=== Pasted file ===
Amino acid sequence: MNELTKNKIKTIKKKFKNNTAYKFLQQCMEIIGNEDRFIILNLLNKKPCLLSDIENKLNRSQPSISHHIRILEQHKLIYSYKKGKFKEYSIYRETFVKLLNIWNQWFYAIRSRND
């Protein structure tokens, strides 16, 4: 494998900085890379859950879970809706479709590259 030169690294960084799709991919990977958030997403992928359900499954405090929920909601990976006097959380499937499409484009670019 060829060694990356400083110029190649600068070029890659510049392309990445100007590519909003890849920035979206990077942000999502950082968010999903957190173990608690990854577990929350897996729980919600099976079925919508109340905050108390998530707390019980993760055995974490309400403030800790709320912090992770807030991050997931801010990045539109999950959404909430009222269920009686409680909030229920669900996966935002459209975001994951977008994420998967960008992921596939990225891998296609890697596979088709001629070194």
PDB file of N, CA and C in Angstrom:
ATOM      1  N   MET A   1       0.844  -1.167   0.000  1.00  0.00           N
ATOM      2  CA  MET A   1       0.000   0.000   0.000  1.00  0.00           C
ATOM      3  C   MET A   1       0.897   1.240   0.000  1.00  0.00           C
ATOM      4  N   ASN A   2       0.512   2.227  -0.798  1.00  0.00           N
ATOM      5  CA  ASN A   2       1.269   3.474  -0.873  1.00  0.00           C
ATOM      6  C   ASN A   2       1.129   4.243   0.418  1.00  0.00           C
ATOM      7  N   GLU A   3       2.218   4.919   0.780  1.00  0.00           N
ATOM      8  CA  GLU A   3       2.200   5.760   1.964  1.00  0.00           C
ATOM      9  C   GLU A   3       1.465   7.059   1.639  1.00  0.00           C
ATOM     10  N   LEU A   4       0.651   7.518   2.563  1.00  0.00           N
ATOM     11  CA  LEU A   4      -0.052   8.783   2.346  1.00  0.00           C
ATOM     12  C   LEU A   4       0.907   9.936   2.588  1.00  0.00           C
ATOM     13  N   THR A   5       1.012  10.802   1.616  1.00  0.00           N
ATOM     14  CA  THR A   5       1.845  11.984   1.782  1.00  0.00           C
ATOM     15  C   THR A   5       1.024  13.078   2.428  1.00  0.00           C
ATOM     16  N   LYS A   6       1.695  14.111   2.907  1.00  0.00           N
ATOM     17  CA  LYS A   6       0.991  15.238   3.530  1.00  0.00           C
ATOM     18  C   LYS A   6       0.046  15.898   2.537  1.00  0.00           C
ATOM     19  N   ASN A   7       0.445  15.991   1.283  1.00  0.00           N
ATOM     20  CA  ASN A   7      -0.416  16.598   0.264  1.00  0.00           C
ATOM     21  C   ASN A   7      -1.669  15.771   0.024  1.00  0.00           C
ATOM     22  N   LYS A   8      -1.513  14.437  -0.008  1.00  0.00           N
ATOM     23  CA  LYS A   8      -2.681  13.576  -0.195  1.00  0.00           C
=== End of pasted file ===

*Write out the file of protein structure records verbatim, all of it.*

Amino acid sequence: MNELTKNKIKTIKKKFKNNTAYKFLQQCMEIIGNEDRFIILNLLNKKPCLLSDIENKLNRSQPSISHHIRILEQHKLIYSYKKGKFKEYSIYRETFVKLLNIWNQWFYAIRSRND
């Protein structure tokens, strides 16, 4: 494998900085890379859950879970809706479709590259 030169690294960084799709991919990977958030997403992928359900499954405090929920909601990976006097959380499937499409484009670019 060829060694990356400083110029190649600068070029890659510049392309990445100007590519909003890849920035979206990077942000999502950082968010999903957190173990608690990854577990929350897996729980919600099976079925919508109340905050108390998530707390019980993760055995974490309400403030800790709320912090992770807030991050997931801010990045539109999950959404909430009222269920009686409680909030229920669900996966935002459209975001994951977008994420998967960008992921596939990225891998296609890697596979088709001629070194």
PDB file of N, CA and C in Angstrom:
ATOM      1  N   MET A   1       0.844  -1.167   0.000  1.00  0.00           N
ATOM      2  CA  MET A   1       0.000   0.000   0.000  1.00  0.00           C
ATOM      3  C   MET A   1       0.897   1.240   0.000  1.00  0.00           C
ATOM      4  N   ASN A   2       0.512   2.227  -0.798  1.00  0.00           N
ATOM      5  CA  ASN A   2       1.269   3.474  -0.873  1.00  0.00           C
ATOM      6  C   ASN A   2       1.129   4.243   0.418  1.00  0.00           C
ATOM      7  N   GLU A   3       2.218   4.919   0.780  1.00  0.00           N
ATOM      8  CA  GLU A   3       2.200   5.760   1.964  1.00  0.00           C
ATOM      9  C   GLU A   3       1.465   7.059   1.639  1.00  0.00           C
ATOM     10  N   LEU A   4       0.651   7.518   2.563  1.00  0.00           N
ATOM     11  CA  LEU A   4      -0.052   8.783   2.346  1.00  0.00           C
ATOM     12  C   LEU A   4       0.907   9.936   2.588  1.00  0.00           C
ATOM     13  N   THR A   5       1.012  10.802   1.616  1.00  0.00           N
ATOM     14  CA  THR A   5       1.845  11.984   1.782  1.00  0.00           C
ATOM     15  C   THR A   5       1.024  13.078   2.428  1.00  0.00           C
ATOM     16  N   LYS A   6       1.695  14.111   2.907  1.00  0.00           N
ATOM     17  CA  LYS A   6       0.991  15.238   3.530  1.00  0.00           C
ATOM     18  C   LYS A   6       0.046  15.898   2.537  1.00  0.00           C
ATOM     19  N   ASN A   7       0.445  15.991   1.283  1.00  0.00           N
ATOM     20  CA  ASN A   7      -0.416  16.598   0.264  1.00  0.00           C
ATOM     21  C   ASN A   7      -1.669  15.771   0.024  1.00  0.00           C
ATOM     22  N   LYS A   8      -1.513  14.437  -0.008  1.00  0.00           N
ATOM     23  CA  LYS A   8      -2.681  13.576  -0.195  1.00  0.00           C